A SLAP tear is an injury to the labrum of the shoulder--the ring of cartilage that surrounds the socket of the shoulder joint. The labrum helps hold the head of the humerus in place.
The term SLAP stands for Superior Labrum Anterior and Posterior. In a SLAP tear, the top (superior) part of the labrum is injured. This part of the labrum is also where the biceps tendon attaches, and a SLAP tear occurs both in the front (anterior) and back (posterior) of where the biceps attaches to the labrum. The biceps tendon itself can also be involved in the SLAP tear.
Your shoulder is a ball-and-socket joint made up of three bones: your humerus (upper arm bone), your clavicle (collarbone), and your scapula (shoulder blade).
The head of your humerus fits into a rounded socket in your shoulder blade. This socket is called the glenoid. Surrounding the outside edge of the glenoid is a rim of strong fibrocartilage (rubbery tissue) called the labrum.
The labrum helps to deepen the socket and stabilize the shoulder joint. It also serves as an attachment point for many of the ligaments of the shoulder and one of the tendons from the biceps muscle in the arm.
Injuries to the superior labrum may be caused by sudden (acute) trauma or repetitive shoulder motion. An acute SLAP injury may result from:
- A motor vehicle accident
- A fall onto an outstretched arm
- Forceful pulling on the arm, such as when trying to catch a heavy object
- Rapid or aggressive movement of the arm when it is above shoulder level
- A shoulder dislocation
Repetitive overhead shoulder motions can lead to trauma to the superior labrum over time and can gradually cause a SLAP tear. This is common in throwing/overhead athletes such as volleyball, tennis, baseball players, and weightlifters.
For many patients over age 40, SLAP tears consisting of tearing or fraying the superior labrum occur due to gradual wearing down of the labrum over time. This is a degenerative process that differs from an acute injury and is viewed as a normal process of aging.
The symptoms of a SLAP tear are similar to many other shoulder problems. If you are experiencing any of the following symptoms associated with a SLAP tear, call OrthoMed to set up a consultation:
- A sensation of locking, popping, catching, or grinding
- Pain with movement of the shoulder or with holding the shoulder in specific positions
- Pain with lifting objects, especially overhead
- Decrease in shoulder strength
- A feeling that the shoulder is going to “pop out of joint”
- Decrease in range of motion
- Decrease in throwing velocity and possibly the sense of having a “dead arm” after pitching
During your consultation, your doctor will review your medical history with you and ask you questions about your shoulder symptoms. He’ll want to know:
- When did your symptoms begin?
- Where is the location of your pain?
- Was there a specific injury or activity that caused your shoulder pain?
- What treatment have you had, if any?
- Are there any work activities or sports that aggravate your shoulder?
Your answers to these questions will help your doctor diagnose your shoulder problem.
After reviewing your medical history and discussing your shoulder problem, your doctor will conduct a thorough examination of your shoulder. He will check the range of motion, strength, and stability of your shoulder. He will also perform specialized tests to reproduce your symptoms. The test results will help him determine if additional imaging studies of your shoulder are needed.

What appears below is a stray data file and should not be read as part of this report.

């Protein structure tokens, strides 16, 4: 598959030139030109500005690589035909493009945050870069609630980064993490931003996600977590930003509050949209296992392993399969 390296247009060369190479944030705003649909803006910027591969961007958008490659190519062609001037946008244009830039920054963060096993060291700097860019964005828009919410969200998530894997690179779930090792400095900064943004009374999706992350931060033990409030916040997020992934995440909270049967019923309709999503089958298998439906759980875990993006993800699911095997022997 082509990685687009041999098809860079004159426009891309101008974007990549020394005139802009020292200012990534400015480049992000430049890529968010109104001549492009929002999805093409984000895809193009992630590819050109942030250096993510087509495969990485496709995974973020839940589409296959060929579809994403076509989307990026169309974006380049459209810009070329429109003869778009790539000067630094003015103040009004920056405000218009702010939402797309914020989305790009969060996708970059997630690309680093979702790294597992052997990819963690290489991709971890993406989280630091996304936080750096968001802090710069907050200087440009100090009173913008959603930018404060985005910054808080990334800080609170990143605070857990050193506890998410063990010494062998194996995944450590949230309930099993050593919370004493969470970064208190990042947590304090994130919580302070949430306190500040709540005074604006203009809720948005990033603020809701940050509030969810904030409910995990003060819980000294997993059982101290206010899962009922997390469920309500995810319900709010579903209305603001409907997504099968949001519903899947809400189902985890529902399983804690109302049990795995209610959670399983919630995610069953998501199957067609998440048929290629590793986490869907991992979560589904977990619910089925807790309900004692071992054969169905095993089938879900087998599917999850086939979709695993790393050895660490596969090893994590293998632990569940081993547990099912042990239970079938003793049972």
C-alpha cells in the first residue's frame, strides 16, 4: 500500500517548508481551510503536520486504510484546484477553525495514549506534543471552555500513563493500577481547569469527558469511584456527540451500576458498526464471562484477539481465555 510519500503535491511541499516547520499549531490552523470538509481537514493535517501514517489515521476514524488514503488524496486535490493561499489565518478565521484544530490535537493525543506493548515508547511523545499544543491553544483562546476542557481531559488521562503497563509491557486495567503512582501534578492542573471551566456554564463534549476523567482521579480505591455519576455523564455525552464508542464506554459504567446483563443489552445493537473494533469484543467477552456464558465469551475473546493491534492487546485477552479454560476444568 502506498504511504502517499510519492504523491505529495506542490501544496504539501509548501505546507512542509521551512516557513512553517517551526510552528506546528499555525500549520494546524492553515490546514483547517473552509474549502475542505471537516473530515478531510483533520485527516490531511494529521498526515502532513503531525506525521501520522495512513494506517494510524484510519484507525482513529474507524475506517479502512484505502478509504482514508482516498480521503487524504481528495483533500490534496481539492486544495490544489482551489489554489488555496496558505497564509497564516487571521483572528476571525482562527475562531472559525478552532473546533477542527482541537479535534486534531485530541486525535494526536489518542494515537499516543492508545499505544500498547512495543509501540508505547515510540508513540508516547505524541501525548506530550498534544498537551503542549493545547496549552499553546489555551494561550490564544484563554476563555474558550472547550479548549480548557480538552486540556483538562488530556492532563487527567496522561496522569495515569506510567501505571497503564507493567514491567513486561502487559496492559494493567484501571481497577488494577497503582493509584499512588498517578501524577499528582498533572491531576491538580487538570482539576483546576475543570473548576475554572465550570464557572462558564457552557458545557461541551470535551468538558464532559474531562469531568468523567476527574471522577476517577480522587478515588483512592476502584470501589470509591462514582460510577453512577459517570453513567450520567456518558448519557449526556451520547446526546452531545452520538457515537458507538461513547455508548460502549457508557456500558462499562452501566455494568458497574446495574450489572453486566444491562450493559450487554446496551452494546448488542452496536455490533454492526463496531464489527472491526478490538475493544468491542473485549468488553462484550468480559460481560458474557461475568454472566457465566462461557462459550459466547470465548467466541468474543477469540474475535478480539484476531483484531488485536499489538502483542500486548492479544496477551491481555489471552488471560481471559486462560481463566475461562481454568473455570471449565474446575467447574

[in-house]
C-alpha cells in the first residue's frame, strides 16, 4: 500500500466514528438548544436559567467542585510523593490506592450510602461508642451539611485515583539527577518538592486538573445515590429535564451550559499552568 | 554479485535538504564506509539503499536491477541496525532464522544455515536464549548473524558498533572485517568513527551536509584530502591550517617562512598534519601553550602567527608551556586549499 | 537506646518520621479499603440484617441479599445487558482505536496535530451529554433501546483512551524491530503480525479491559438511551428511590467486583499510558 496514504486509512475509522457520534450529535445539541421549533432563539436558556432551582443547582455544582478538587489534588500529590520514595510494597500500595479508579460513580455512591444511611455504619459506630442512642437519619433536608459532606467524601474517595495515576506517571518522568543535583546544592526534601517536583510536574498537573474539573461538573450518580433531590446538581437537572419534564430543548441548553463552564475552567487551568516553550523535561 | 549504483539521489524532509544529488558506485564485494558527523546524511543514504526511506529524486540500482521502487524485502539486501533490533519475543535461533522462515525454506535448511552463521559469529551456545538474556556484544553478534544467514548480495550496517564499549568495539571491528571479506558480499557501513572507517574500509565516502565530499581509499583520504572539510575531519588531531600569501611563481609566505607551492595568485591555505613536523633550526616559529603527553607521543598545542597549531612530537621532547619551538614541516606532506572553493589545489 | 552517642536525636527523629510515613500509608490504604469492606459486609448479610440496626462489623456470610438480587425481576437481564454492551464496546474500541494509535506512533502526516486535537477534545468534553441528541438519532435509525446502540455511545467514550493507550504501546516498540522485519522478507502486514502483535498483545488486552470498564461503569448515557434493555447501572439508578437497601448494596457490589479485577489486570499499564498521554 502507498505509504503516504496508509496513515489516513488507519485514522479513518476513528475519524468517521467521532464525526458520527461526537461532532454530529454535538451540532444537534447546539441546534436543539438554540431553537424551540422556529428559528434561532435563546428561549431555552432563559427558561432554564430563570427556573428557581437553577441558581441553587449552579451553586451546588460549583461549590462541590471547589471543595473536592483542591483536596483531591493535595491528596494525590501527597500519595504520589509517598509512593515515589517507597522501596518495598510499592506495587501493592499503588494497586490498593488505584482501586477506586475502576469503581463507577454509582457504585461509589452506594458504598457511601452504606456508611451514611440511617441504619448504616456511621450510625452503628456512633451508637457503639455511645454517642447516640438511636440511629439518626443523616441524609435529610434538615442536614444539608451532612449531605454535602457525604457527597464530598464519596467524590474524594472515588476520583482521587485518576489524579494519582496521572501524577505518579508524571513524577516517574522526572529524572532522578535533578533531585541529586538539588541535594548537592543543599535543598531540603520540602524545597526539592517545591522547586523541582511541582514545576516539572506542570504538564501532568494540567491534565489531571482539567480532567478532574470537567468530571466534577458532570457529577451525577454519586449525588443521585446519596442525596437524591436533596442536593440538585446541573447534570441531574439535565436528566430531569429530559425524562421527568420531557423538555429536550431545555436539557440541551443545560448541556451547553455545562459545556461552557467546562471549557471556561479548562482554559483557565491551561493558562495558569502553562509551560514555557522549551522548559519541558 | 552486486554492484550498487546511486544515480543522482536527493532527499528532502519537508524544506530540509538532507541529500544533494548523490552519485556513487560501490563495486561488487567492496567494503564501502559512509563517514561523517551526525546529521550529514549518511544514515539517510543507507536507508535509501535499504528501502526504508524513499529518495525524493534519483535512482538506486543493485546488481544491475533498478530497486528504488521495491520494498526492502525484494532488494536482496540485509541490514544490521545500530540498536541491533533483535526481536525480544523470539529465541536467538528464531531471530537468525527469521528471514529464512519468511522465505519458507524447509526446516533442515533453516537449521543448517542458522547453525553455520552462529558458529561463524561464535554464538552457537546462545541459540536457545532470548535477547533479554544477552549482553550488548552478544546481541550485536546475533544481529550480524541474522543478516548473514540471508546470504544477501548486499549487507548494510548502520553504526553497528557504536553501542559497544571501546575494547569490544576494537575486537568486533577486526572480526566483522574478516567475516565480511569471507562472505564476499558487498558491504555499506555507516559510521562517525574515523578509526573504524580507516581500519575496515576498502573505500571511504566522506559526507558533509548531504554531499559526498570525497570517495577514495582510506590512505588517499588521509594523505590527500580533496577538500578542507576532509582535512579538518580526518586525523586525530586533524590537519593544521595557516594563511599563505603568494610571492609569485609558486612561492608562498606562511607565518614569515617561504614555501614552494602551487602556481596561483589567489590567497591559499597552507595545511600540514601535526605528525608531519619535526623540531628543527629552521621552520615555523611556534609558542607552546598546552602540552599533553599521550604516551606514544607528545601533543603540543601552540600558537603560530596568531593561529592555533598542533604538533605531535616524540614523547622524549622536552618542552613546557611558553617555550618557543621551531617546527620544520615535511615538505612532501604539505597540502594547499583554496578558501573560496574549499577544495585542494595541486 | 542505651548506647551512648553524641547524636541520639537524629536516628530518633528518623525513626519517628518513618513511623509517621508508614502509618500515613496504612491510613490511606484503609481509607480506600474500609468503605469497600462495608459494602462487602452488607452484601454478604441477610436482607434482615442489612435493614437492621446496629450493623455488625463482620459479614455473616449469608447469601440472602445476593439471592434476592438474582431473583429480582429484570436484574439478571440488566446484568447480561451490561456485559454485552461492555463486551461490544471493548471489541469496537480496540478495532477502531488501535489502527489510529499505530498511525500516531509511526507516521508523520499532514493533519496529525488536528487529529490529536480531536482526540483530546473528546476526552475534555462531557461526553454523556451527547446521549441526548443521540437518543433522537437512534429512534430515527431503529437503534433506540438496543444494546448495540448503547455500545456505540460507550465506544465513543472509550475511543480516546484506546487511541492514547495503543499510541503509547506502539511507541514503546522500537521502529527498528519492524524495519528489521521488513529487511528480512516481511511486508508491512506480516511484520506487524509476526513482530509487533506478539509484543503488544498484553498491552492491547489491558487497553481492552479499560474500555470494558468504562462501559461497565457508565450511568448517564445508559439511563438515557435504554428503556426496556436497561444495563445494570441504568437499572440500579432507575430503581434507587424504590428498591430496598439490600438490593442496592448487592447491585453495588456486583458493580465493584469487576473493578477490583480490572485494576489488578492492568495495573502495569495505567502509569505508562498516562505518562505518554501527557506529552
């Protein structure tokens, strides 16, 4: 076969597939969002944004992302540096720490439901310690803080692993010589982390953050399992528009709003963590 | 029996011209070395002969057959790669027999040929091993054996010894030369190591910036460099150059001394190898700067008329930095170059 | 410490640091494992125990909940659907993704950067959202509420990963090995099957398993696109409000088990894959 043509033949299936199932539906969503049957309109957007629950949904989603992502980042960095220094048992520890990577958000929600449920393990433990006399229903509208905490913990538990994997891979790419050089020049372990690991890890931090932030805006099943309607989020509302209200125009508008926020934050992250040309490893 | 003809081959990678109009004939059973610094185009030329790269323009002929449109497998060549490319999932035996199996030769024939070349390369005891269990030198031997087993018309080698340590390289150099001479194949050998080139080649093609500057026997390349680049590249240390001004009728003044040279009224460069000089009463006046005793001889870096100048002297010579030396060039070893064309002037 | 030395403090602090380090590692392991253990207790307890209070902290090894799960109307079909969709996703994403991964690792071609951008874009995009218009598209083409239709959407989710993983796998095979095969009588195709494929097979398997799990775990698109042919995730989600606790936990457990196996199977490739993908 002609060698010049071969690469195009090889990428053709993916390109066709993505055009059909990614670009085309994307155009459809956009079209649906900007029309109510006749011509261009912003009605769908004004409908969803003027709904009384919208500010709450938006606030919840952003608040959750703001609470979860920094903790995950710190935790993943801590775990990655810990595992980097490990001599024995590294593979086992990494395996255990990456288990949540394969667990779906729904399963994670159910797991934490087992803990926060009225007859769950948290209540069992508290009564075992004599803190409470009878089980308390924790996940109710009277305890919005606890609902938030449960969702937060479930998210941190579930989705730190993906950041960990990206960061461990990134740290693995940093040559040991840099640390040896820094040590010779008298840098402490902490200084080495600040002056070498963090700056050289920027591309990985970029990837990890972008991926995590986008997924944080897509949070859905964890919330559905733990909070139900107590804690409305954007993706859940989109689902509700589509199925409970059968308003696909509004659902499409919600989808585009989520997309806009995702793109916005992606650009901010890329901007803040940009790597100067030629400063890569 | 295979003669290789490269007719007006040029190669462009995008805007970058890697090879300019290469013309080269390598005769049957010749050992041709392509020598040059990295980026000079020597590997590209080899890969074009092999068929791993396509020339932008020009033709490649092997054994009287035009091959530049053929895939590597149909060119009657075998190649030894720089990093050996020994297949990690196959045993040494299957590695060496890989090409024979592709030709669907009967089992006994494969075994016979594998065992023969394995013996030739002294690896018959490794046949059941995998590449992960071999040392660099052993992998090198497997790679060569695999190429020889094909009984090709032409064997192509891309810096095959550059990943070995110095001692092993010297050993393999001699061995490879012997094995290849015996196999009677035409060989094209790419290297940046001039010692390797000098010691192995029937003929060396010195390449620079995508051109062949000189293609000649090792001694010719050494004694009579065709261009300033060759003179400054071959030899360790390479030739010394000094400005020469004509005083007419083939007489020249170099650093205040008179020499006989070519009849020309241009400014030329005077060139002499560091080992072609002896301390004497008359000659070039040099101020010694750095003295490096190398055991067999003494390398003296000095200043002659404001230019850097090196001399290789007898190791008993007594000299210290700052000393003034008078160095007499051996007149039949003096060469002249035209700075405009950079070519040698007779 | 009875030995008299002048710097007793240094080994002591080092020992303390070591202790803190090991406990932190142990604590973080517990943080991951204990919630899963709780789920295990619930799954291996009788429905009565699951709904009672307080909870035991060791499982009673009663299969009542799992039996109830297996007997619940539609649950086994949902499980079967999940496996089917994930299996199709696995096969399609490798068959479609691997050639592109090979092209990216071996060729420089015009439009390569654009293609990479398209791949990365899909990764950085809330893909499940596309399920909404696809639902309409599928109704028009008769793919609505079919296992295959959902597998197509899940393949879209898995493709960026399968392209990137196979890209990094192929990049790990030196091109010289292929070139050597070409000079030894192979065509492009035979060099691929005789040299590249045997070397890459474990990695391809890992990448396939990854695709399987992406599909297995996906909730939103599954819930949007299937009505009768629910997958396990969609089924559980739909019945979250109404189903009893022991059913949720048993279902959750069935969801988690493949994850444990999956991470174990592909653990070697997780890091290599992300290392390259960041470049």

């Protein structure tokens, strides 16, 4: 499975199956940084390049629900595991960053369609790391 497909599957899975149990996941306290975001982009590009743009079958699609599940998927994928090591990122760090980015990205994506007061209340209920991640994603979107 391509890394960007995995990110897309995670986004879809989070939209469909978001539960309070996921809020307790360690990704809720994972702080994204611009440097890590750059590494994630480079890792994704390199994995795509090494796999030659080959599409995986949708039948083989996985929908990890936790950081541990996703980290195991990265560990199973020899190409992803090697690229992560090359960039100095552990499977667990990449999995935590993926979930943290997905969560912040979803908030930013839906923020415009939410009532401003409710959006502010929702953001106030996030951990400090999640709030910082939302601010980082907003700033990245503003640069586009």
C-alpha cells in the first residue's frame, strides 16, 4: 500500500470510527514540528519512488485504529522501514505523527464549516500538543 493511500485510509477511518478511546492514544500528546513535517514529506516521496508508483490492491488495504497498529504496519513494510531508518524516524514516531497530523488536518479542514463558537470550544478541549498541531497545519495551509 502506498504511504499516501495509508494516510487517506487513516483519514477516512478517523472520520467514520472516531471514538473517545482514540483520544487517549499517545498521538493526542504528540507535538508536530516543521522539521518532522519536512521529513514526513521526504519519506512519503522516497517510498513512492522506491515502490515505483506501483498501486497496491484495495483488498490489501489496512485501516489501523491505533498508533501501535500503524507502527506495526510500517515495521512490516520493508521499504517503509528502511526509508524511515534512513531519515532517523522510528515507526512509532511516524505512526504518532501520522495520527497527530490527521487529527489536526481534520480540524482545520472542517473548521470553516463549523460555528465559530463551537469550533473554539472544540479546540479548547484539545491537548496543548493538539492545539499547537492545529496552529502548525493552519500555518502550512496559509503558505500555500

Additionally, your doctor may order imaging studies. X-rays may be ordered to rule out any other problems with your shoulders, such as arthritis or fractures. An MRI with contrast dye may also be ordered to diagnose a tear in the labrum more clearly. (The dye is injected into the shoulder before the MRI is done.)
In many cases, the initial treatment for a SLAP injury is nonoperative. If nonoperative treatment does not adequately resolve your symptoms, then surgery may be necessary.
Nonsurgical treatment options include non-steroidal anti-inflammatory medications (e.g., ibuprofen and naproxen) to help reduce pain and swelling. Physical therapy may also be prescribed. Specific exercises are prescribed to help restore movement and strengthen your shoulder.
There are several different types of SLAP tears, and your doctor will determine how best to treat your injury once he sees it fully during arthroscopic surgery. This may involve simply removing the torn part of the labrum or reattaching the torn part using suture anchors. Some SLAP injuries are best treated by detaching the biceps tendon from its attachment to the superior labrum, shortening the tendon, and then reattaching it to the humerus (biceps tenodesis).
After surgery, you will need to wear a sling or shoulder immobilizer. Recovery time varies per patient, depending upon the extent of the injury and the specific surgery performed. Complete recovery may take several months.
When your pain and swelling after surgery have diminished, your doctor will prescribe a physical therapy protocol tailored specifically for you and your surgery. Your physical therapy regimen will start with range of motion exercises, followed by strengthening exercises as healing progresses. Strengthening exercises are usually added within 3-4 months after surgery.
Your doctor will discuss with you when it is safe for you to return to your desired activities.
The majority of patients report significantly improved shoulder strength and less pain after surgery for a SLAP tear.
If you are interested in talking to one of our orthopedic surgeons about the treatment for a SLAP tear, call OrthoMed at (209) 524-4438 to schedule an appointment. For your convenience, you may also request an appointment online.